If only a Hollywood director had been called in to choreograph the end of the BCCI case.
Picture it now: it is the end of an eight-year fight to win the right to bring the Bank of England to book over its handling of the BCCI collapse. It is a battle in the name of a Hertfordshire Council, Three Rivers, which is fighting to regain some of the cash it banked in the ill-fated institution. Cue shots of impoverished children trying to work in tumbledown classrooms looking for a way out of the ghetto (yes, I know, Three Rivers is in Hertfordshire, but remember, this is Hollywood).
You have the picture, so let us fast forward to the ending. Against all the odds, the House of Lords has ruled that Deloitte & Touche, the liquidator, can sue the Old Lady of Threadneedle Street for up to £1bn under the tort of misfeasance. Cue shot of one Chris Grierson punching the air on the steps outside as the credits roll.
Unfortunately, this is real life, and Lovells’ insolvency litigation partner Chris Grierson heard the news in New York, where he was attending various meetings. When we met, there had not even been a celebratory toast to Grierson, although that week’s partnership meeting in Brussels, which he was also unable to attend, had mentioned the success.
“I got my moment of glory third hand,” says Grierson philosophically. “I got lots of nice emails and phonecalls though, and while that’s very nice, there were lots of other people involved as well, for example my assistant Neil Dooley. The bar team, too, worked tremendously hard – it was very much a team effort. I’m sure we’ll have a celebratory drink at some point.”
Lord Neill of Bladen QC, head of Serle Court Chambers, was lead counsel on the case and was referred to by Grierson as “a tower of strength”. He adds: “Patrick is an amazing character, especially given that he’s in his 70s. One thing I like about litigation is that when you’re stuck in the trenches you make tremendous friendships.”
On the BCCI case Grierson worked with his old friend Chris Morris of Deloitte & Touche, who he first worked with on the Laker v British Airways litigation around 20 years ago. This, says Grierson, is perhaps the case that he looks back on with most pride. “It’s quite a challenge when you take on the establishment, and quite a challenge taking on big organisations that think they can protect themselves fairly well – sometimes they can and sometimes they can’t.”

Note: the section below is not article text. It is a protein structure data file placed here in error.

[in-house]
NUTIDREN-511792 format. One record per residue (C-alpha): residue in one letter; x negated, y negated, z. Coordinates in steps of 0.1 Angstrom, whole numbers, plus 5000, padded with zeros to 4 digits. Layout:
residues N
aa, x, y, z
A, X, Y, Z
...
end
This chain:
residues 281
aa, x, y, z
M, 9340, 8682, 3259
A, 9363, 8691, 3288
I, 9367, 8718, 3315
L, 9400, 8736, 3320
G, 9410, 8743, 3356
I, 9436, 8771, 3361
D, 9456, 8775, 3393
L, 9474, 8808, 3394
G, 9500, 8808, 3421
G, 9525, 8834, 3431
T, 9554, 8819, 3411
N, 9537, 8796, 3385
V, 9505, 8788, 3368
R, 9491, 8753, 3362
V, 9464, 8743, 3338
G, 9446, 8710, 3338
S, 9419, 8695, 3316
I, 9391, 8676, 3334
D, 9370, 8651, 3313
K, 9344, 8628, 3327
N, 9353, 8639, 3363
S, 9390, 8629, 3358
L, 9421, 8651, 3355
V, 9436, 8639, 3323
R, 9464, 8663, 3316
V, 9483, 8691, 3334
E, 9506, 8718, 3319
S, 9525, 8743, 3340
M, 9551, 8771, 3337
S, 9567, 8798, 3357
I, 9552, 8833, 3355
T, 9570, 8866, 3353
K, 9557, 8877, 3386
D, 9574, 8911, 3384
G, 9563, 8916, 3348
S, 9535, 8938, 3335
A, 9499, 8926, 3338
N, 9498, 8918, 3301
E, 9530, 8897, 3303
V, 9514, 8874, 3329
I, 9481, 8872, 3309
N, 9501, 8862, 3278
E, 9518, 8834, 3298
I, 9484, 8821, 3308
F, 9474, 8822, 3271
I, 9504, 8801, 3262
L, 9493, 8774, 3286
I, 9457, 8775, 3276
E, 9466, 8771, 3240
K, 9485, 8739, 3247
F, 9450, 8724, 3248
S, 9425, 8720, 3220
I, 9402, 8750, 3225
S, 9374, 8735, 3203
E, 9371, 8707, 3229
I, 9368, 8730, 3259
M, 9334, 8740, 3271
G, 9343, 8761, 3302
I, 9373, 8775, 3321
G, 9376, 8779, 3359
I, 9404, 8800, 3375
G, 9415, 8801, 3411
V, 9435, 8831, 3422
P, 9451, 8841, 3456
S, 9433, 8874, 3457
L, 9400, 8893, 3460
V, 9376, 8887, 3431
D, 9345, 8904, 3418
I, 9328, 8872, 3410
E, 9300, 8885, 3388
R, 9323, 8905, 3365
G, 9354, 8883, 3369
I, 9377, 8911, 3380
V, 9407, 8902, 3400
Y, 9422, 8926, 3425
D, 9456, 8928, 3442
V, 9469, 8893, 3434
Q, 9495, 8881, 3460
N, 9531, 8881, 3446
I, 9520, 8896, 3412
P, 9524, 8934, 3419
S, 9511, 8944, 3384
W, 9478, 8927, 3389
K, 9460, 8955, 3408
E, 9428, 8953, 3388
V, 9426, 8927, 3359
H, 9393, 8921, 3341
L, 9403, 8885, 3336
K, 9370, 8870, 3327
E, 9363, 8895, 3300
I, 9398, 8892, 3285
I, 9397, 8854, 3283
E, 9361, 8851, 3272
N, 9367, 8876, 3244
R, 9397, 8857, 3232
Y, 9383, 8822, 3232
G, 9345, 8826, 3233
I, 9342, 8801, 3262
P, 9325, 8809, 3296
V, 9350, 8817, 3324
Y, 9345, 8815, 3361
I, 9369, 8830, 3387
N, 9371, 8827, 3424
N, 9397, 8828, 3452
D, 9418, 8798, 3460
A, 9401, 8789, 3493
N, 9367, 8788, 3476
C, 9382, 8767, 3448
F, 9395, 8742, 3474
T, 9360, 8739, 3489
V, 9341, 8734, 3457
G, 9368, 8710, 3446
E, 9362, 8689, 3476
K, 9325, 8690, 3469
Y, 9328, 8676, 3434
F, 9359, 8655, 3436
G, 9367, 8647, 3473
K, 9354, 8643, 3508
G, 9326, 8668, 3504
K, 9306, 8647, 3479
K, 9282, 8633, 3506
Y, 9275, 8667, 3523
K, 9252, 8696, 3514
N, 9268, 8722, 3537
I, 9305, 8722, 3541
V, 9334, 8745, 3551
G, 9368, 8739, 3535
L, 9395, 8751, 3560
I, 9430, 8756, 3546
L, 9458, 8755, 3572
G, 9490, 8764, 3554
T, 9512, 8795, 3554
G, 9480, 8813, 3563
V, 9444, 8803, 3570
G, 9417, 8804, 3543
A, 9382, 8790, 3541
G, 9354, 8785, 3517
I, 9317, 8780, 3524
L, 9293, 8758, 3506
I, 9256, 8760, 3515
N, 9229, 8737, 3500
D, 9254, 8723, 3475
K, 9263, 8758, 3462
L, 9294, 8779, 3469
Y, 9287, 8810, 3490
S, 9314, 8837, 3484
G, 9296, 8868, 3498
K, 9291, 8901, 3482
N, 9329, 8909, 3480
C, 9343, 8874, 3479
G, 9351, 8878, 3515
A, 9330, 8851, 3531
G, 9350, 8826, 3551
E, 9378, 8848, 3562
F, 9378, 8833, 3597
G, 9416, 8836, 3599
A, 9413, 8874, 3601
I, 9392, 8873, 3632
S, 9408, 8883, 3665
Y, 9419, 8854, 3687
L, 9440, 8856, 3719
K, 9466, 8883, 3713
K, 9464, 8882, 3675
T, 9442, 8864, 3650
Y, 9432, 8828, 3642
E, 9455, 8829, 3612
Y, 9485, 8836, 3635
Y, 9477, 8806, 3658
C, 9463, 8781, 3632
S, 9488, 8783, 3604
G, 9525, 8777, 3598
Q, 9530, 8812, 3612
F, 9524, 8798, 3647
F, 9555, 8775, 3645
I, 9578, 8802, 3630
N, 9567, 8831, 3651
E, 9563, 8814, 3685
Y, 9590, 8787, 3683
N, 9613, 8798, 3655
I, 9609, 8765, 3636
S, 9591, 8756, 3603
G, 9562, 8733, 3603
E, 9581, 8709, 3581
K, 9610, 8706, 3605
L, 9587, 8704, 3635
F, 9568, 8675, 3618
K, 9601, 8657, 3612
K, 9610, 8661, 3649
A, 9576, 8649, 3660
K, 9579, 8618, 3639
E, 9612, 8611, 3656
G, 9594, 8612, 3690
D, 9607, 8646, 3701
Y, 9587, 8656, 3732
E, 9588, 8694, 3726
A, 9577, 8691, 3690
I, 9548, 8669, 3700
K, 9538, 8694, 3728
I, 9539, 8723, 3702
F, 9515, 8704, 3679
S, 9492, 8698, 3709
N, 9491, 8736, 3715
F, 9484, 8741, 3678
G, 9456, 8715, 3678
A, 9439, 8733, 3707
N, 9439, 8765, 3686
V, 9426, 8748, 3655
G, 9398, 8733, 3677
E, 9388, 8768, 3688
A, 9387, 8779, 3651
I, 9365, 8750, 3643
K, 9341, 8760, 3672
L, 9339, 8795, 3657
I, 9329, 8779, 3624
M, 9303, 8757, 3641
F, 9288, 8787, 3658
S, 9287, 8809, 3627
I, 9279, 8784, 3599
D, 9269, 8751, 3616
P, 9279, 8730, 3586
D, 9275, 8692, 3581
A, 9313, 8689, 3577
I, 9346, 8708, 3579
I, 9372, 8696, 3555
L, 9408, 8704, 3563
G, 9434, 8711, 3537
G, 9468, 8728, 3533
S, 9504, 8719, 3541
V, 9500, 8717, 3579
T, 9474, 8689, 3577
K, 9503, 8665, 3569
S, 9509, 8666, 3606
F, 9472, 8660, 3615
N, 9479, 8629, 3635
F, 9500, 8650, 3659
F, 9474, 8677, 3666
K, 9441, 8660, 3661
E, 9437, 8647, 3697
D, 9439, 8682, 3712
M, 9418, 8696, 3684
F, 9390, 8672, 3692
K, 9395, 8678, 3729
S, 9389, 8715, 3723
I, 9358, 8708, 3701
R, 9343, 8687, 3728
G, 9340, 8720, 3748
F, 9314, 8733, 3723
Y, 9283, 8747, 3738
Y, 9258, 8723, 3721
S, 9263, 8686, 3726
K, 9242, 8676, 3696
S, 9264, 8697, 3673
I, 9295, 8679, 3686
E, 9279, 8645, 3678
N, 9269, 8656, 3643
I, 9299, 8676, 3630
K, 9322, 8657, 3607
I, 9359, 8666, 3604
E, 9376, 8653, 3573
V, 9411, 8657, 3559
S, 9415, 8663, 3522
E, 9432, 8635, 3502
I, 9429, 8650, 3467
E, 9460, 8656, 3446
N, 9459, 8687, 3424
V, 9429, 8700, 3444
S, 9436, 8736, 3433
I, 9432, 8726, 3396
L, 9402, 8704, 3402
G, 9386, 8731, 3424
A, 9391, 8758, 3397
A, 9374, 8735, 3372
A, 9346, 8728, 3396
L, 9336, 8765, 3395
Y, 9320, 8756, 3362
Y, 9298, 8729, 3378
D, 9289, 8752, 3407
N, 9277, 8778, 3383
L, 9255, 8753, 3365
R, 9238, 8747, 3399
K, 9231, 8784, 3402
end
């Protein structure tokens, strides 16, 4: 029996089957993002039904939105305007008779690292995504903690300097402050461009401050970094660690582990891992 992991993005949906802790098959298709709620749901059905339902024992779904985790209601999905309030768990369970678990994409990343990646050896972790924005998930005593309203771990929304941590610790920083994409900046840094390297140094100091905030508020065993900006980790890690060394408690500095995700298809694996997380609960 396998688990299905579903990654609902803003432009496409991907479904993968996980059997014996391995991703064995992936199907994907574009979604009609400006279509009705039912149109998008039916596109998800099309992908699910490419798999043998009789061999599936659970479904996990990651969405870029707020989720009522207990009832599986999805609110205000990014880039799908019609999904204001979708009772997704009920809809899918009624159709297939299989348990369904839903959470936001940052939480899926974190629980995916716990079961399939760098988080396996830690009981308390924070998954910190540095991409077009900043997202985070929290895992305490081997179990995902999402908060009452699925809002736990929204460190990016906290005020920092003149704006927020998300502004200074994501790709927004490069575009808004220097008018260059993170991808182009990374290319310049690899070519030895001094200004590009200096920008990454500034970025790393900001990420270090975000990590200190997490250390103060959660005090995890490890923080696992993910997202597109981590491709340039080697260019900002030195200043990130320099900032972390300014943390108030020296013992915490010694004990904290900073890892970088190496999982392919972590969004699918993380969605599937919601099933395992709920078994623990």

Grierson arrived for the interview having just flown in from New York and looking slightly jetlagged. Or perhaps the slight greyness about the gills was more the look of a man who has just finished an eight-year case. The trouble is, of course, that it is only just beginning. “I’ve been involved since 1994,” he says. “I was based in the New York office until 1994, where I did BCCI-related work. It’s only when you look back afterwards that you realise just how much time has passed. The case is an indictment on our legal system. If we’d had the new [Woolf] rules, then maybe it wouldn’t have taken so long.”
So was he surprised when the judgment came through? Grierson, of course, plays to win and so no judgment in his favour will come as a surprise. Cautiously, he ventures: “When we came out of the House of Lords hearing we thought we’d got our points over. We were very pleasantly surprised that it had come out so well.”
The House of Lords hearing was, volume-wise, a mere drop in the ocean compared with the Court of Appeal one in 1998. While the Law Lords imposed a limit of four days on each of the appeals heard (last January and this one), the Court of Appeal hearings took one month. Grierson’s team was composed of five counsel, two to three assistant solicitors, a trainee and a paralegal, all of whom were in court practically full time.